Workers at Domestic Violence Shelters Are Covering Lost Shutdown Funds Out of Their Own Pockets

Photo: AP

Three weeks into the government shutdown, President Donald Trump’s tantrum over $5.7 billion for a border wall is on its way to impacting shelters for survivors nationwide.

According to a rather poorly headlined Friday report in Politico, shelters that receive Justice Department funding to assist survivors of domestic violence, child abuse, and similar crimes (such as human trafficking and elder abuse) have been told that the department will only be able to process funding requests until January 18. Steve Derene, the executive director of the National Association of VOCA Assistance Administrators, told Politico that these funds—such as the more than $3 billion in assistance grants under the Victims of Crime Act—support thousands of programs across the country.

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In anticipation of this lapse in grant funding, some organizations have already taken matters into their own hands. Amy Pohl, associate director of Colorado’s state domestic violence coalition Violence Free Colorado, told Politico that one shelter’s staff members are already buying supplies on their own and donating them to the shelter. Other programs across the state are “freezing buying supplies,” she said, such as “shelter supplies and even food for people in shelters.”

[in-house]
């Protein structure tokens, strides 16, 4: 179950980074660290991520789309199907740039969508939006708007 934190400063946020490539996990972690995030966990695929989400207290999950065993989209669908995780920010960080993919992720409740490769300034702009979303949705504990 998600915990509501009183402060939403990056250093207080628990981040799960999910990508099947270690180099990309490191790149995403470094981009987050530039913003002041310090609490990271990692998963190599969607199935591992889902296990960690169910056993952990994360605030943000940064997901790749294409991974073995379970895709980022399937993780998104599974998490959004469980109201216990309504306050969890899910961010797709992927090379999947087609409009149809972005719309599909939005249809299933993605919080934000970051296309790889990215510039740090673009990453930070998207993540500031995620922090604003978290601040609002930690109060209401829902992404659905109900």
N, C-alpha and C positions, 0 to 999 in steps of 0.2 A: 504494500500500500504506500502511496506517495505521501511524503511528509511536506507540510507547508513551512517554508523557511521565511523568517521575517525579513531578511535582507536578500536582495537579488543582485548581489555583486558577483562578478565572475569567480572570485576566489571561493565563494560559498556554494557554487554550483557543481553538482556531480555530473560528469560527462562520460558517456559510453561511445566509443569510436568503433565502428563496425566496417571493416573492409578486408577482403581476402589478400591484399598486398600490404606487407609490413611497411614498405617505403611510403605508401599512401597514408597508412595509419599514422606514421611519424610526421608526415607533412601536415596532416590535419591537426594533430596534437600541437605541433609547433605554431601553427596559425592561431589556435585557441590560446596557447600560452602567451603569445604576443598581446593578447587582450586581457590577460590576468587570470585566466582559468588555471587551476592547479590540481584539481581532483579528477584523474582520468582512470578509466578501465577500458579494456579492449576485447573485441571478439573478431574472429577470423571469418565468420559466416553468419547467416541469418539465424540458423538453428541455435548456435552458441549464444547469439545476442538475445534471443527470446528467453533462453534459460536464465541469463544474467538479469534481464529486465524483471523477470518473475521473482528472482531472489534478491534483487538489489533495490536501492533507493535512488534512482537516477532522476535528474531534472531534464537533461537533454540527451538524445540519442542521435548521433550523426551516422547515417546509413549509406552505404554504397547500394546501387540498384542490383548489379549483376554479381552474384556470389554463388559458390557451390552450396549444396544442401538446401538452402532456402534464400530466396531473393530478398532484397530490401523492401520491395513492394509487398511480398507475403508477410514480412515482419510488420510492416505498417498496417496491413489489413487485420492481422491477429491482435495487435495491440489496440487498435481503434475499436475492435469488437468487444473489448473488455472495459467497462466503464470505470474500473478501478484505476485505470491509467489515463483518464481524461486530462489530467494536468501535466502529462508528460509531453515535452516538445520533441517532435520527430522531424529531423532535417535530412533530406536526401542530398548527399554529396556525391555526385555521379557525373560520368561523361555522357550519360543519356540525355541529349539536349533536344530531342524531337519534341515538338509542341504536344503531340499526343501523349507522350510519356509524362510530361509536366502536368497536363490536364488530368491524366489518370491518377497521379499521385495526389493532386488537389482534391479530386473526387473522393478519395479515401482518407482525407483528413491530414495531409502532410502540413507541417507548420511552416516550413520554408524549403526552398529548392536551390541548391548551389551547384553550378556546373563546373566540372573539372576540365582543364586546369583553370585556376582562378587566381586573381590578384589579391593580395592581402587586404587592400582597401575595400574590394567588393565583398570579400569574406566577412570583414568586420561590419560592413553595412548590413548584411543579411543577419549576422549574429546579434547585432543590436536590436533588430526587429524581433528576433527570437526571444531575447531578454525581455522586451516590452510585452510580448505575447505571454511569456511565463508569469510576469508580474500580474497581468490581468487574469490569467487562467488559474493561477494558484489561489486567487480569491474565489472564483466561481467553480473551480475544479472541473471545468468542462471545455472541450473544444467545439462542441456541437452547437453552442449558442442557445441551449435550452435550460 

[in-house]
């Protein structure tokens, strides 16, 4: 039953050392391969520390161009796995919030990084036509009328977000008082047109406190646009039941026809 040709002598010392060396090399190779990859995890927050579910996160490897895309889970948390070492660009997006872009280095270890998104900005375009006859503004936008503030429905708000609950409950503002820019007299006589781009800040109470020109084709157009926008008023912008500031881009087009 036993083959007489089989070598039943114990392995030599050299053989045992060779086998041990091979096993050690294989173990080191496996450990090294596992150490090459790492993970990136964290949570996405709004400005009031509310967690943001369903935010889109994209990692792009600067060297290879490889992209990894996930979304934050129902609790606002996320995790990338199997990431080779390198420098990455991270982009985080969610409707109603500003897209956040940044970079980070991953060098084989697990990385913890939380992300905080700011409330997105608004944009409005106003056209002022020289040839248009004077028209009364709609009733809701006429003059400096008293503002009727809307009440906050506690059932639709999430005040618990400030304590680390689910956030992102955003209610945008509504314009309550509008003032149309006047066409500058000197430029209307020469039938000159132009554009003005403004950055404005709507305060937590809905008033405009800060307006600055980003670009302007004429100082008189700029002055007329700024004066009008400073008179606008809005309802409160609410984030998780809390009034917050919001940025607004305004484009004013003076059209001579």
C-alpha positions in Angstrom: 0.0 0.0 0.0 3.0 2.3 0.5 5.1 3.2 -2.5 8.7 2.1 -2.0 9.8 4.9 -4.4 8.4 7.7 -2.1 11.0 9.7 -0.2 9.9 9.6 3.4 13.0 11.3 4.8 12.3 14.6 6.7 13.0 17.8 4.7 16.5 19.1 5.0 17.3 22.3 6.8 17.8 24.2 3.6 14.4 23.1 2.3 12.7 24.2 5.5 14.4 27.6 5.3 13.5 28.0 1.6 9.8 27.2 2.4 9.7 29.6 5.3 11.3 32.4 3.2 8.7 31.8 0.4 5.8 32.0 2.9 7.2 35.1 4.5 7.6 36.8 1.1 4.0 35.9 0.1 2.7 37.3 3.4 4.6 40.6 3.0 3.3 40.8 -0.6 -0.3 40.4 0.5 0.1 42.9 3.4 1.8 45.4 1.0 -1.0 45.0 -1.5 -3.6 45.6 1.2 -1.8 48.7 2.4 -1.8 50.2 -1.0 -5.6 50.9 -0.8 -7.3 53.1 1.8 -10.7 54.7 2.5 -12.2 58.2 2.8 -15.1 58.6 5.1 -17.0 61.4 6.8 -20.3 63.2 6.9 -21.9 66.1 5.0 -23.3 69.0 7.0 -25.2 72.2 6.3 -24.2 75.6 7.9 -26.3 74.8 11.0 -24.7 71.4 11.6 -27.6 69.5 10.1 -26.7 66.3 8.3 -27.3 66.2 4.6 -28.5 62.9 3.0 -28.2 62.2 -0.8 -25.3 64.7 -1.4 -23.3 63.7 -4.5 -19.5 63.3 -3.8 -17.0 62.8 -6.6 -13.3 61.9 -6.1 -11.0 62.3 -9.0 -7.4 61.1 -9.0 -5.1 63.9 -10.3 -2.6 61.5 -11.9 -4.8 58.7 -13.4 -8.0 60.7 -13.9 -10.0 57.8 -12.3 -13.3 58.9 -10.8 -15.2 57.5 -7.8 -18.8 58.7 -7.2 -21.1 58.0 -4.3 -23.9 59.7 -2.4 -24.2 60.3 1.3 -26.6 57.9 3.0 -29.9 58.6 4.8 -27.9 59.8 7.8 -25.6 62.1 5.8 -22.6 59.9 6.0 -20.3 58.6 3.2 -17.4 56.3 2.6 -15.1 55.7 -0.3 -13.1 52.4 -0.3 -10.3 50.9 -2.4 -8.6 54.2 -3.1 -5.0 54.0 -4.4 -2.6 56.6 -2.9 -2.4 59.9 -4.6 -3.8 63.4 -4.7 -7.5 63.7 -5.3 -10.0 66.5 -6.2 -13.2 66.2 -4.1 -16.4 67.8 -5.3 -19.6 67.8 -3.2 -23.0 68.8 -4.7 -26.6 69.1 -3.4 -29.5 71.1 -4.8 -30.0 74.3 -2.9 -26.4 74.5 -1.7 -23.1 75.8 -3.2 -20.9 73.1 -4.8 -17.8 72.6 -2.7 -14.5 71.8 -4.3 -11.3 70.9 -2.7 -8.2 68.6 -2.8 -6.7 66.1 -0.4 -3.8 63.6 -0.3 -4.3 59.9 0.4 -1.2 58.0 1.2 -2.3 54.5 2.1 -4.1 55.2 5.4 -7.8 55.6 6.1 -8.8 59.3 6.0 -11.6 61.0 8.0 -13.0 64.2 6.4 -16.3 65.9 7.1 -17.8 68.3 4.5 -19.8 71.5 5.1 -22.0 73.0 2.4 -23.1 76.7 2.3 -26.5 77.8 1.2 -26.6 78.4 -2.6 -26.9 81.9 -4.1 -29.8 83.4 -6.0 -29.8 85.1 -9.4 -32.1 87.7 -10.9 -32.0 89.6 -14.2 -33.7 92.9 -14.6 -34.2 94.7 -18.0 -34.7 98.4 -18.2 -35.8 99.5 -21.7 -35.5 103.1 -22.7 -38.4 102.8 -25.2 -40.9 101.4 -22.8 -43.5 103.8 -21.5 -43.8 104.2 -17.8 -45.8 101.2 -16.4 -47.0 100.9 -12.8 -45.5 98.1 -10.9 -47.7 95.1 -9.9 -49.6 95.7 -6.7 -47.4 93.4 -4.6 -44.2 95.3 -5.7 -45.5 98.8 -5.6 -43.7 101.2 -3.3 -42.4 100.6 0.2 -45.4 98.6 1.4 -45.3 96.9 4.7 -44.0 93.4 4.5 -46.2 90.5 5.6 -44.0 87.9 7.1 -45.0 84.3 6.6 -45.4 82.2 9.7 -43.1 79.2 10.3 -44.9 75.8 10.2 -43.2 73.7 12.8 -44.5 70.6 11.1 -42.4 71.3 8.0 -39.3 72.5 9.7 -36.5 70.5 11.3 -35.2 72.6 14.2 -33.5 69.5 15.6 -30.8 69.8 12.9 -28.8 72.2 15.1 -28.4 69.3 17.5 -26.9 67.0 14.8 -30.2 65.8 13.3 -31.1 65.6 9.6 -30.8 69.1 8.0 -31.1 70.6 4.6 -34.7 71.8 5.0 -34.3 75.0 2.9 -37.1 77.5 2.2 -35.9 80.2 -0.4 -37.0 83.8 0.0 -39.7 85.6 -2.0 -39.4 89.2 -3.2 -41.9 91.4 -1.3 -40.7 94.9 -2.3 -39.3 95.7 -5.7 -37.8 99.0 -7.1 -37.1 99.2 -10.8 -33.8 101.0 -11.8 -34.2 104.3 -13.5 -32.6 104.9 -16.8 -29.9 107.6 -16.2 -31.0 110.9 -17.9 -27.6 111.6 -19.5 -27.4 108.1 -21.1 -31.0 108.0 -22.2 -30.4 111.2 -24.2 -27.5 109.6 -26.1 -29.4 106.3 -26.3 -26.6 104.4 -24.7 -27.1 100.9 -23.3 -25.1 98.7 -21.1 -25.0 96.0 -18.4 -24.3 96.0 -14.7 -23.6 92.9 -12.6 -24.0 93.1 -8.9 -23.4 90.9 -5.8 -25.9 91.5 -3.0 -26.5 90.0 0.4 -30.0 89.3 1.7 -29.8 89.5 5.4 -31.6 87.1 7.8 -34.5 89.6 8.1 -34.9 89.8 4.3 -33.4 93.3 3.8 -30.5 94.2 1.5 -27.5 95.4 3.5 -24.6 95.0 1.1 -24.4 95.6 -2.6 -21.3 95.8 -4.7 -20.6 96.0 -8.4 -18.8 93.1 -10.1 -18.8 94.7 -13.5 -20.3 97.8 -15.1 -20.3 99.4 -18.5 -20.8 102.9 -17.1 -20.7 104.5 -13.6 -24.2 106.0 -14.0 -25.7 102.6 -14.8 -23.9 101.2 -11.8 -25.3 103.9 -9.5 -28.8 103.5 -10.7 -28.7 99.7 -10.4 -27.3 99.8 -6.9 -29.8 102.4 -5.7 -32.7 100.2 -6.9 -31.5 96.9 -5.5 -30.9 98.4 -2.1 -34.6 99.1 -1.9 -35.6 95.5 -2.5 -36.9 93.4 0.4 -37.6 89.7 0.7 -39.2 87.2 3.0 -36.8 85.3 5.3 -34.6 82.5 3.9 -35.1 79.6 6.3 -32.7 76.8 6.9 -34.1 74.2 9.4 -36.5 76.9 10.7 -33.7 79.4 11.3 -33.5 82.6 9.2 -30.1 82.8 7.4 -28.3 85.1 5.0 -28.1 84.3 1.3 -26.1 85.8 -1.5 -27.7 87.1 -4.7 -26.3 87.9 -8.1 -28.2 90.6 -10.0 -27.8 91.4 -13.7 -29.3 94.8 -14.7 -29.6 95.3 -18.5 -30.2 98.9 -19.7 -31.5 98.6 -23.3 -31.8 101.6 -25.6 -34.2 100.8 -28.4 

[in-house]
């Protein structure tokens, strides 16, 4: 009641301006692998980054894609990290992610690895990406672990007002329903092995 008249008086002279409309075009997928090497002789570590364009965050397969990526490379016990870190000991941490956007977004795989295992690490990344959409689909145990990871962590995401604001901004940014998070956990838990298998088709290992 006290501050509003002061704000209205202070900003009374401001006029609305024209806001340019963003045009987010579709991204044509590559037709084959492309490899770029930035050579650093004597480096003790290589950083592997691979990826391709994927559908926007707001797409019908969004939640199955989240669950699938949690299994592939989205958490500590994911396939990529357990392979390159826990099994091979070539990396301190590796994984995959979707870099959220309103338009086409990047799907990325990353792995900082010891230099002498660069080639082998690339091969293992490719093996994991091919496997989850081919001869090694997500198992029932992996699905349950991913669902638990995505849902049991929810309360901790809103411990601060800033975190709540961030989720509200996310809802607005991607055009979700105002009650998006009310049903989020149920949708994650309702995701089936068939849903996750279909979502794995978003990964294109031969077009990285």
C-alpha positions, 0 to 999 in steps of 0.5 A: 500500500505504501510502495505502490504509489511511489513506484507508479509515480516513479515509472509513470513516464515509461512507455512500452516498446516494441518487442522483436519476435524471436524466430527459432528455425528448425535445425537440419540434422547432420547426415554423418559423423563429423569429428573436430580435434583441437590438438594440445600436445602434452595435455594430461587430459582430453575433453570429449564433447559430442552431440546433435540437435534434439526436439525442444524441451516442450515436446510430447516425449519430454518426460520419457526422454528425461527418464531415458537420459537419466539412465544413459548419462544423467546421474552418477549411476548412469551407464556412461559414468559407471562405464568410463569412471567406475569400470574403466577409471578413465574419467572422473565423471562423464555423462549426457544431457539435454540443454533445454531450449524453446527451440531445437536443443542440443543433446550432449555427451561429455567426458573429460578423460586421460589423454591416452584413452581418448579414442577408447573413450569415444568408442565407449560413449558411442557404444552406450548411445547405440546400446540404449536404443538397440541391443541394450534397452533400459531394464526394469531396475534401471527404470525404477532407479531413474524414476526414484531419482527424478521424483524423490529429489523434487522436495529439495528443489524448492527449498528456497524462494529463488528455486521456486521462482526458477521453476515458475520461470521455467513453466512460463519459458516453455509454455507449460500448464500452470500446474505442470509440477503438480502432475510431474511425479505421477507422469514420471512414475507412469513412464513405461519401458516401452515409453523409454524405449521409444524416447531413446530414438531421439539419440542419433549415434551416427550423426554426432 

“The already strapped staff that doesn’t know if they’re going to get a paycheck this month are the ones out there buying supplies,” Pohl told Politico.

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While organizations have until next Friday to submit funding requests, Justice Department’s Office of Justice Programs has already begun telling these shelters that the request list is piling up, and that requests need to be submitted as soon as possible.

That’s not all. As a result of a different lapse in funding from the Justice Department’s Crime Victims Fund, Politico reported earlier this week, 28 counseling and crisis intervention groups in Florida which help sexual assault victims were scheduled to stop receiving grant funds today, January 11. Should the shutdown continue, at least eight programs will have to cut their staffs in the next three weeks, and by early February, five more programs will cut their services.

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President Trump’s shutdown over an unpopular, nonsensical wall continues to harm and negatively affect hundreds of thousands of people, particularly the people who need help the most.

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About the author

Samantha Grasso

Splinter Staff Writer, Texan